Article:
I love blog posts that are written with breezy confidence. They encourage me to put my cooking fears aside and fry things, cut butter into flour, and let sugar turn into caramel. I would like to be able to write this post with that kind of confidence, but it wouldn’t really reflect how I felt before I made this cake, how I felt while I was making this cake, or how I felt until my dad took his first bite of this cake. It would only tell you what I know now, having given my dad the exact birthday cake he wished for and having watched 8 people scrape their plates clean (myself included). The cake was a solid baking success, but I was doubtful at every turn (literally).
A little background: this year for his birthday, my dad requested an ice cream cake roll made of chocolate cake and vanilla ice cream. This cake was one he remembered from childhood. It was not one that my grandmother lovingly tucked together, but one that she bought him as a treat from the local convenience store; a novelty. When I asked him for guidance on the cake, he had very specific ideas about what the cake could and could not be. Iced? No. Glazed? No. Layered with chocolate crunchy things like they do at Carvel? No. (Really?!) Just cake and ice cream. Chocolate and vanilla.
The simplicity scared me. First, I had never had this retro nostalgia dream of a dessert, so I had to trust that by sheer genetics my mind’s eye would see my dad’s memory the way he did. I envisioned a naked Ho-Ho filled with ice cream instead of white Hostess cream…and big enough to feed 8 people. I hoped that was what he wanted.
Next, roulades are a dangerous game. I’ve made a yule log, but not with a chocolate cake, and it was iced and filled with mousse, not bare and filled with something that must be thawed and refrozen. In other words, this was a much riskier operation. I needed a recipe for a chocolate genoise that would be strong enough to roll without cracking. I was worried that a cake would get weird if it were trapped with melted, then refrozen ice cream. Would it get soggy? Crunchy? Rubbery? I turned to the internet for answers. Many online recipes were criticized for blandness or crack-iness. I finally happened upon a blogger who made two very successful chocolate ice cream cakes for her twins’ birthdays. The cakes looked great and like something I could do. She even had a step-by-step photo collage. I was still nervous because she used icing, so I couldn’t tell if her cakes cracked, but by this point, I was running out of research time and had to get to baking.
I prepared and assembled the cake the night before my dad’s birthday dinner. I didn’t want to wait until day-of in case I had a total fail (like I did last year when I attempted to make red velvet cake with too much natural food coloring and ended up with a dry, medicinal mess. Thank goodness for Duncan Hines and grocery stores that open at 7 a.m.). I double and triple checked my ingredients and the instructions. I was haltingly, tentatively relieved as each step worked: the egg whites whipped up beautifully, the batter didn’t get tough, the cake didn’t stick to the pan, no skin came off on the parchment, and most importantly – no cracks. Spreading the softened / half melted ice cream was a soupy, sticky mess, but I just hoped that I got enough in the cake roll and that it was evenly distributed. I wrapped it in parchment and foil, shoved it in the freezer, and went to sleep. A few short hours later, I darted out of bed and checked the freezer. The roll was still a cylinder. I snuck a peek inside the foil wrapping and saw that the ice cream appeared to have stayed inside the cake. Good signs.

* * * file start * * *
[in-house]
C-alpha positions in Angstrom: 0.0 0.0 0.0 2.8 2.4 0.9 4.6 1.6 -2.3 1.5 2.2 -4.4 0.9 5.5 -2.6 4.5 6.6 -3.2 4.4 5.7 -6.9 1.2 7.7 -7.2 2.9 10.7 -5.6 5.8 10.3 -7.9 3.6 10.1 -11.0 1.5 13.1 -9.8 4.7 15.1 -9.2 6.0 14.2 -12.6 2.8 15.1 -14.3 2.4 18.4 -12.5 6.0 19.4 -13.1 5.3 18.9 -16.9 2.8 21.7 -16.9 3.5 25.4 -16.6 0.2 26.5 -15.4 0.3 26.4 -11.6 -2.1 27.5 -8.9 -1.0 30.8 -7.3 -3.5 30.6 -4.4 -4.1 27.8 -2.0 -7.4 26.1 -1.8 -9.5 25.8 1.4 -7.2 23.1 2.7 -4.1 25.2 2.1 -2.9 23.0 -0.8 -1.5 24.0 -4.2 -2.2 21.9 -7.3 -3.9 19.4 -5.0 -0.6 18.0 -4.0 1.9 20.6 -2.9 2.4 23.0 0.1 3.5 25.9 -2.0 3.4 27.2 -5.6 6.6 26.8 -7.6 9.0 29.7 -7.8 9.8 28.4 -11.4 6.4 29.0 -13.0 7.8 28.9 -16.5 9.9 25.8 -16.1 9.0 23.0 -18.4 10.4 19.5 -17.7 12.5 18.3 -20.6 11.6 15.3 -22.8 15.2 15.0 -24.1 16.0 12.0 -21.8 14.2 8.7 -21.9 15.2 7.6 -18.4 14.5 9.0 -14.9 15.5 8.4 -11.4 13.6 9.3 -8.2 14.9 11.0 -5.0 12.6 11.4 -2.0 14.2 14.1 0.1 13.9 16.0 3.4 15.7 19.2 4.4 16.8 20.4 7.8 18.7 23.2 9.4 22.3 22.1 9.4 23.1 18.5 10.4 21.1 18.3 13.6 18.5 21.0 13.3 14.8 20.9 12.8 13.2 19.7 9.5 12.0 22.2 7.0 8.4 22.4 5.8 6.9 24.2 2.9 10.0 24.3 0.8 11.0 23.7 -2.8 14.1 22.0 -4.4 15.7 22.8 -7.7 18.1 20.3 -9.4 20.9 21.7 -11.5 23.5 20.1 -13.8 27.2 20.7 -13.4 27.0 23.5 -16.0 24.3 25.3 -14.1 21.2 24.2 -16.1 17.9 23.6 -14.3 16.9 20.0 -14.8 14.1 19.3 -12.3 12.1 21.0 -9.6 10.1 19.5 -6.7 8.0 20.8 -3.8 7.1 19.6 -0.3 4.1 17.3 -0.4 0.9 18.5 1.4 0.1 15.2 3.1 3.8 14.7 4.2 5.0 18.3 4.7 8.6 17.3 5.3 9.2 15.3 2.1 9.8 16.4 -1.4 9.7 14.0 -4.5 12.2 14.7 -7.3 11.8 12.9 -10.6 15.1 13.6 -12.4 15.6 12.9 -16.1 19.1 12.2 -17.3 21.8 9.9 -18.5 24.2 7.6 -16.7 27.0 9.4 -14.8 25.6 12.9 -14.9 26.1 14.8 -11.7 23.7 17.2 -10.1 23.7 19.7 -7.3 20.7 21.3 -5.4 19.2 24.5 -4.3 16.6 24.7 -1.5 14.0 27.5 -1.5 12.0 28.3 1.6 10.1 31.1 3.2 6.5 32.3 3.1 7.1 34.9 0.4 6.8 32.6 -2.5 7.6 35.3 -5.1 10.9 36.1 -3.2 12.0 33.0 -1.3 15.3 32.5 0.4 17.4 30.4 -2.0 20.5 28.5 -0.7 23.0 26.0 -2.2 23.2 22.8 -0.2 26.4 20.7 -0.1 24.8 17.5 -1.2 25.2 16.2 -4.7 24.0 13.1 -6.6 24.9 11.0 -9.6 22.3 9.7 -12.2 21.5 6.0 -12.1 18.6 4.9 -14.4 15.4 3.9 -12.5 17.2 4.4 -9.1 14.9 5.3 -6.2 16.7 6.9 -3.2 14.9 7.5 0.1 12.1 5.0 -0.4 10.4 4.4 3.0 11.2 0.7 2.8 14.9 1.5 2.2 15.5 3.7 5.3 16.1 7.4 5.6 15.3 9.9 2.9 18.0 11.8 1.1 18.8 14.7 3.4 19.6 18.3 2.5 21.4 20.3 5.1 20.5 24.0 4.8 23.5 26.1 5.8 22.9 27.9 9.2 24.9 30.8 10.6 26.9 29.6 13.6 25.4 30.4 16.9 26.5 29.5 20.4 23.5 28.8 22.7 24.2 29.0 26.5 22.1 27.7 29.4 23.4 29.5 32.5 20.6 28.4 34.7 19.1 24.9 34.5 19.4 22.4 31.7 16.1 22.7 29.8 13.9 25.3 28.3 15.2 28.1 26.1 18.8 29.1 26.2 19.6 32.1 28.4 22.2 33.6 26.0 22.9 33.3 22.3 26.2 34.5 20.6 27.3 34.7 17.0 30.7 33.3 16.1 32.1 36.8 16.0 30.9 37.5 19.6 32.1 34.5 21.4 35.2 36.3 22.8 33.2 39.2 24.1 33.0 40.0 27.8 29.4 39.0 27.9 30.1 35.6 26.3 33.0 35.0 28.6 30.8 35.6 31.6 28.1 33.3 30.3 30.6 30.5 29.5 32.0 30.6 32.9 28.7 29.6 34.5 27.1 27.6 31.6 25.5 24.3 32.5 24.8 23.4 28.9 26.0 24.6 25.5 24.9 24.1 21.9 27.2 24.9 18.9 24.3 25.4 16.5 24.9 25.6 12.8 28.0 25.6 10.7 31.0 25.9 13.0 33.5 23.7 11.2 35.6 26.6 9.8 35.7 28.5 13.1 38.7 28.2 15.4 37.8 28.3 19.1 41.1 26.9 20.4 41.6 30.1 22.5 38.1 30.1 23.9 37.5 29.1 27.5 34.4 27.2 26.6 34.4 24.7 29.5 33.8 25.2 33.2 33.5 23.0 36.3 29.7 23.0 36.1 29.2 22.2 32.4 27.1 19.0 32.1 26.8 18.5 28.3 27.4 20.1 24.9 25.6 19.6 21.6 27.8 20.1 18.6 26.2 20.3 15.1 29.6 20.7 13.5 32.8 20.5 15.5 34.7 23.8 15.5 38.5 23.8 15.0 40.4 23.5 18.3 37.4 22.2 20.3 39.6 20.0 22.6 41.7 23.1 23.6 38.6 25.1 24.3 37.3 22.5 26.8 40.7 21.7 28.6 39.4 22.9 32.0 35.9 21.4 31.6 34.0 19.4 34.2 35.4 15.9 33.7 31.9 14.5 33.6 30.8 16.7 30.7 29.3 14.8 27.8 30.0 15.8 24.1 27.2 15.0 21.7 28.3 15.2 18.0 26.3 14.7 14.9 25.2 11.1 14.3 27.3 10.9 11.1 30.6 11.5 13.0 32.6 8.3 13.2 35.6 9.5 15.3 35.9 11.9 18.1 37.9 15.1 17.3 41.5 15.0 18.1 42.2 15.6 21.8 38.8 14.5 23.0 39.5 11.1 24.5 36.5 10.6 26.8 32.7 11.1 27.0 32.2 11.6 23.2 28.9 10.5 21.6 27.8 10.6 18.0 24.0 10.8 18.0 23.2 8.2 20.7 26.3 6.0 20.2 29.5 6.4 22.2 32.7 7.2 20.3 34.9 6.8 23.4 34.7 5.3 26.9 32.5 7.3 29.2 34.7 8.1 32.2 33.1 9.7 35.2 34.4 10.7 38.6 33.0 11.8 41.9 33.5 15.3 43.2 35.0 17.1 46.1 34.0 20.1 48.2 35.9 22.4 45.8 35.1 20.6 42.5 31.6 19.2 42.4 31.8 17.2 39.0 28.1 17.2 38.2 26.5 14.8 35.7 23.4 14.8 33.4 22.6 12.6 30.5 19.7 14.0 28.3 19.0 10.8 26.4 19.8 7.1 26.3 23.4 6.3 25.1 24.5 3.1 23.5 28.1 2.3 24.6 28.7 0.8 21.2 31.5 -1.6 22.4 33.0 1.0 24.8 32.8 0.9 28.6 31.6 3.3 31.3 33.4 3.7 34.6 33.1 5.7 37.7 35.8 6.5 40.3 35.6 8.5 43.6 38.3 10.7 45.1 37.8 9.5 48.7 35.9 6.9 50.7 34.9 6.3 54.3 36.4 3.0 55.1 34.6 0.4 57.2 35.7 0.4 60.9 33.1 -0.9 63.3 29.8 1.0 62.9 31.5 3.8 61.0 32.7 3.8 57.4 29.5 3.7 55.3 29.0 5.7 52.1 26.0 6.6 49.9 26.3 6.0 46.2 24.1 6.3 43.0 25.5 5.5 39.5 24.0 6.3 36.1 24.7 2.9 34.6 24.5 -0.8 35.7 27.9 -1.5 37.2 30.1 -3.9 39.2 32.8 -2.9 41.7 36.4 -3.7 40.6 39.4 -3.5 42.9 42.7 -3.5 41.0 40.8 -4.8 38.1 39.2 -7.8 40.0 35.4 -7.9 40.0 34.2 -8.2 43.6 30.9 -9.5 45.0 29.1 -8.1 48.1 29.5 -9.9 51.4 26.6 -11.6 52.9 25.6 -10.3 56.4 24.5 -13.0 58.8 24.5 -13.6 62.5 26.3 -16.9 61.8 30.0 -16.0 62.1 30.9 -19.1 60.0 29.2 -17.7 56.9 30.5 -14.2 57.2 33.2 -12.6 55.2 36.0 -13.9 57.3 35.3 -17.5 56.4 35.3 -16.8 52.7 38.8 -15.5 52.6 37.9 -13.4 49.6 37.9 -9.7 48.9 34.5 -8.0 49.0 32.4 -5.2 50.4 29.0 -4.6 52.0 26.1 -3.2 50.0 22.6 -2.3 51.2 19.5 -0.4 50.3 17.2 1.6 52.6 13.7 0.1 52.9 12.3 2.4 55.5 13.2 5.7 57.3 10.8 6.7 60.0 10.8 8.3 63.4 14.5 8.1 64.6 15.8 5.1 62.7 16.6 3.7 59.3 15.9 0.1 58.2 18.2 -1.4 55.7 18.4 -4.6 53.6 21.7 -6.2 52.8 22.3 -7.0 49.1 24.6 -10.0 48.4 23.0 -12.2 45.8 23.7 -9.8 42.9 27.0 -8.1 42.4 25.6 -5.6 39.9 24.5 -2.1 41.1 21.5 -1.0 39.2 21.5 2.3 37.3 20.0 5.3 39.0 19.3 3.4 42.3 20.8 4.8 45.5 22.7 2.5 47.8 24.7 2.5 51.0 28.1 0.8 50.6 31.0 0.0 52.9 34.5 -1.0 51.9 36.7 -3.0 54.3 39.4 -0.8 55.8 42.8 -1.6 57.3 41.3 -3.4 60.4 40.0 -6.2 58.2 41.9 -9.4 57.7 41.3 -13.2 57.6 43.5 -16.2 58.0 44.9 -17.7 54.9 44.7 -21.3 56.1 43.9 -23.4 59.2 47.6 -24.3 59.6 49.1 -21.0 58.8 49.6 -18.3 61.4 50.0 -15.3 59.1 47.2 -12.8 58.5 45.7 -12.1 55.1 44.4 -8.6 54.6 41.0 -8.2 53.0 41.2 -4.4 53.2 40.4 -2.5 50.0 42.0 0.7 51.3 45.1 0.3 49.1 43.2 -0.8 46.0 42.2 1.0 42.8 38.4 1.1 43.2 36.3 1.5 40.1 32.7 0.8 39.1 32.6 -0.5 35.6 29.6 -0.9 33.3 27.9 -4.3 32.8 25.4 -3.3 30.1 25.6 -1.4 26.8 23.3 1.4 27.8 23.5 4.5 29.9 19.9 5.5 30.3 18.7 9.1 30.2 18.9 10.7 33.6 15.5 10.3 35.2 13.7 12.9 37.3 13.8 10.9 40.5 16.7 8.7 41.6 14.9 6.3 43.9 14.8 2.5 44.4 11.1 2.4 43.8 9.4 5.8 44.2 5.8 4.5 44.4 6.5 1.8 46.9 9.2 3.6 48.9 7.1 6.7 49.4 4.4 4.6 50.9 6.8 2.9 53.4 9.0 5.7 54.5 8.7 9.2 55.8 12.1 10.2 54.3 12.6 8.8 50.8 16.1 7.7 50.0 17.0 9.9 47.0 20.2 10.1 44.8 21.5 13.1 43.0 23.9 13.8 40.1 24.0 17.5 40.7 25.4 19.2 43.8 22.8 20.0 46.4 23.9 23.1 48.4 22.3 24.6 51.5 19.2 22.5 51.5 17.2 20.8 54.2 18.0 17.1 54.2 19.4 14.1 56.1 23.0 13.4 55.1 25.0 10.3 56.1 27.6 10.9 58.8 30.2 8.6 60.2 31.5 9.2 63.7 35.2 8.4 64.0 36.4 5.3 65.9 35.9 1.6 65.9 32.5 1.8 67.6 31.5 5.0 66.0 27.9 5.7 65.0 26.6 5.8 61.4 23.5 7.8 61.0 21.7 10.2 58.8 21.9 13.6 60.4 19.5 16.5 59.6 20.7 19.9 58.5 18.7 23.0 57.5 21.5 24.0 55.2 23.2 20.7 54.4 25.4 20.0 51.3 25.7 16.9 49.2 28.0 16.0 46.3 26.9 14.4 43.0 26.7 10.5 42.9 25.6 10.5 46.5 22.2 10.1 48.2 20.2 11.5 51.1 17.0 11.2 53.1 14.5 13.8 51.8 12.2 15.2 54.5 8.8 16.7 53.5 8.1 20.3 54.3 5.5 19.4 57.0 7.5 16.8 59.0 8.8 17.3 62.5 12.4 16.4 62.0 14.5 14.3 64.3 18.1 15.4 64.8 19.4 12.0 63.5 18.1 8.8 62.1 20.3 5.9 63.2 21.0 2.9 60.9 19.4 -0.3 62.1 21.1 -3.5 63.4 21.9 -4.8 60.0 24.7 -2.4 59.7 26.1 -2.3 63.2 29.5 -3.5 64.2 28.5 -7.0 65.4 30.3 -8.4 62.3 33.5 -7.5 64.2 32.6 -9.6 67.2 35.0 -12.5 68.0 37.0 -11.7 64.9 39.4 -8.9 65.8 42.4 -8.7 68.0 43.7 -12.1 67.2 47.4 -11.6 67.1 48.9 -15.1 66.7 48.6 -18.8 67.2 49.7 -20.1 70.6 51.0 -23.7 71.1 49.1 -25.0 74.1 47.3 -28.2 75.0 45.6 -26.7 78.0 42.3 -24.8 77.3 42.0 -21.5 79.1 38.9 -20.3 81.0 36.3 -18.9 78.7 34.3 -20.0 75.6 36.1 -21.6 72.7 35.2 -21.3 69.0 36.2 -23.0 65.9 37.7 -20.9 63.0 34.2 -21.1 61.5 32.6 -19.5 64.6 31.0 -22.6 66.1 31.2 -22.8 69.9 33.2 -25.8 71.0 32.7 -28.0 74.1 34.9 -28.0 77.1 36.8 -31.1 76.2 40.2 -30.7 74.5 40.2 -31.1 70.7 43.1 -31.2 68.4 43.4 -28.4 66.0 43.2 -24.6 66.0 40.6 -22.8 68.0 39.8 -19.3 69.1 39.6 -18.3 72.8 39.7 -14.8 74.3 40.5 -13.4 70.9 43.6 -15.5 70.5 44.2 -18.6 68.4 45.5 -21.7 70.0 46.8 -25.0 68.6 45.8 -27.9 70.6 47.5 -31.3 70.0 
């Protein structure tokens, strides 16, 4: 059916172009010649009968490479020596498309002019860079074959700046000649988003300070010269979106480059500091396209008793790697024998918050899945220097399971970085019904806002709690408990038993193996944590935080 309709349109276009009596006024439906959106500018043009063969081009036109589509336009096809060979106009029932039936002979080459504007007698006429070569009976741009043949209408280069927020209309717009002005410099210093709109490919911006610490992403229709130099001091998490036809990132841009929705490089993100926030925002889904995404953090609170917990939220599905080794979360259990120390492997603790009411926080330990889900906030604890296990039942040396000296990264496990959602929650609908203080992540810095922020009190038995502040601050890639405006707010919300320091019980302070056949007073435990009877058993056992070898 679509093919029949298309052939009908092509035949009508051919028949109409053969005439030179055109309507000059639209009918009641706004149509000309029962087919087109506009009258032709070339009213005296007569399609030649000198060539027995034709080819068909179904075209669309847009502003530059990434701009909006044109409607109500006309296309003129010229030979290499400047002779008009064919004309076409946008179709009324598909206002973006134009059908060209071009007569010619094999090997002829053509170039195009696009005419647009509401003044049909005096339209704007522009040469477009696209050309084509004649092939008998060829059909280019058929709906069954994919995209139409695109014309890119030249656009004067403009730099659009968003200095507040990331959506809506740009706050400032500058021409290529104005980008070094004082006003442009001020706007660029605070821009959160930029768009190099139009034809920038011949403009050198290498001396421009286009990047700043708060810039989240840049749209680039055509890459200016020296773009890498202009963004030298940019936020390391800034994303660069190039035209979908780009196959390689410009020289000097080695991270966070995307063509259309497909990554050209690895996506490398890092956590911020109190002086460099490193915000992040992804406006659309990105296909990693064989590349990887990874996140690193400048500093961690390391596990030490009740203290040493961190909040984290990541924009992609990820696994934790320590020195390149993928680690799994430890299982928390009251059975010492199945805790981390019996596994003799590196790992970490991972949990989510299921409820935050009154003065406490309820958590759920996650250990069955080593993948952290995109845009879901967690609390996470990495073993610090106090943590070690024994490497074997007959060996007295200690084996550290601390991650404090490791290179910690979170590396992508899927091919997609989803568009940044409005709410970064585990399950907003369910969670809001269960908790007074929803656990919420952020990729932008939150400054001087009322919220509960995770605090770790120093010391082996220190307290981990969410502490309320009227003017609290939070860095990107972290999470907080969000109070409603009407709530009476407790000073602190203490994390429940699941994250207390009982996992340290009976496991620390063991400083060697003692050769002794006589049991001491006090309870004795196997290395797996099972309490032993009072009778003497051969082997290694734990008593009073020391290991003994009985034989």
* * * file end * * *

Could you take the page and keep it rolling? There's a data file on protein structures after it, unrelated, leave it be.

The real moment of truth came when I served it. I tried to steady my hand as I sliced off the ragged edges. At first look, it was a nice open swirl…with a bit of a pointy peak. I tasted a fork full of the ragged piece. It tasted great. As I kept slicing, the swirl rounded out and each piece looked better and better. I am happy to report that the cake exceeded my dad’s expectations. He declared it much fresher and tastier than the frozen treat he remembered. And I have to admit the cake was a lot easier to make than I expected.
I used the recipe from Barbara Bakes, who adapted it from Redbook. I followed the instructions almost to a tee, except that I didn’t glaze it and I dusted my tea towel with cocoa rather than confectioner’s sugar before rolling. I also trimmed the slightly crunchy edges of the cake after removing it from the oven, but before rolling it. I was determined not to have a flat side on my roll, so I froze it overnight resting loosely in a large cylindrical pitcher rather than leaving it against the flat of my freezer drawer. And lots of credit goes to Ed, whose innovative ice chest fashioned out of a shoe box and baggies of ice is the only reason the cake survived the drive from D.C. to western Loudoun.